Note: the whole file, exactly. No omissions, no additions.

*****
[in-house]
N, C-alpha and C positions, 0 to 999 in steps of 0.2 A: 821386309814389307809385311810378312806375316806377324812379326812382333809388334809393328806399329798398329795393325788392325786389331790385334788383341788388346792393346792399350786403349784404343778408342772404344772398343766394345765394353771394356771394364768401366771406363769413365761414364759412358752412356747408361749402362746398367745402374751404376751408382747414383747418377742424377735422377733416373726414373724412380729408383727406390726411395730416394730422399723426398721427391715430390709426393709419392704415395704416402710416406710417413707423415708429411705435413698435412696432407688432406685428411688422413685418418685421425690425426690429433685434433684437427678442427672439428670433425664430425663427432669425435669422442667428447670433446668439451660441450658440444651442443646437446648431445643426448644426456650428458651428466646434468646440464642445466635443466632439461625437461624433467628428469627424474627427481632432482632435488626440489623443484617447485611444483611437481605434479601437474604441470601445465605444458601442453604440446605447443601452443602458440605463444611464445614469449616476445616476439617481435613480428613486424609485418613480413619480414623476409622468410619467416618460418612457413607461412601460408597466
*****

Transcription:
[in-house]
N, C-alpha and C positions, 0 to 999 in steps of 0.2 A: 821386309814389307809385311810378312806375316806377324812379326812382333809388334809393328806399329798398329795393325788392325786389331790385334788383341788388346792393346792399350786403349784404343778408342772404344772398343766394345765394353771394356771394364768401366771406363769413365761414364759412358752412356747408361749402362746398367745402374751404376751408382747414383747418377742424377735422377733416373726414373724412380729408383727406390726411395730416394730422399723426398721427391715430390709426393709419392704415395704416402710416406710417413707423415708429411705435413698435412696432407688432406685428411688422413685418418685421425690425426690429433685434433684437427678442427672439428670433425664430425663427432669425435669422442667428447670433446668439451660441450658440444651442443646437446648431445643426448644426456650428458651428466646434468646440464642445466635443466632439461625437461624433467628428469627424474627427481632432482632435488626440489623443484617447485611444483611437481605434479601437474604441470601445465605444458601442453604440446605447443601452443602458440605463444611464445614469449616476445616476439617481435613480428613486424609485418613480413619480414623476409622468410619467416618460418612457413607461412601460408597466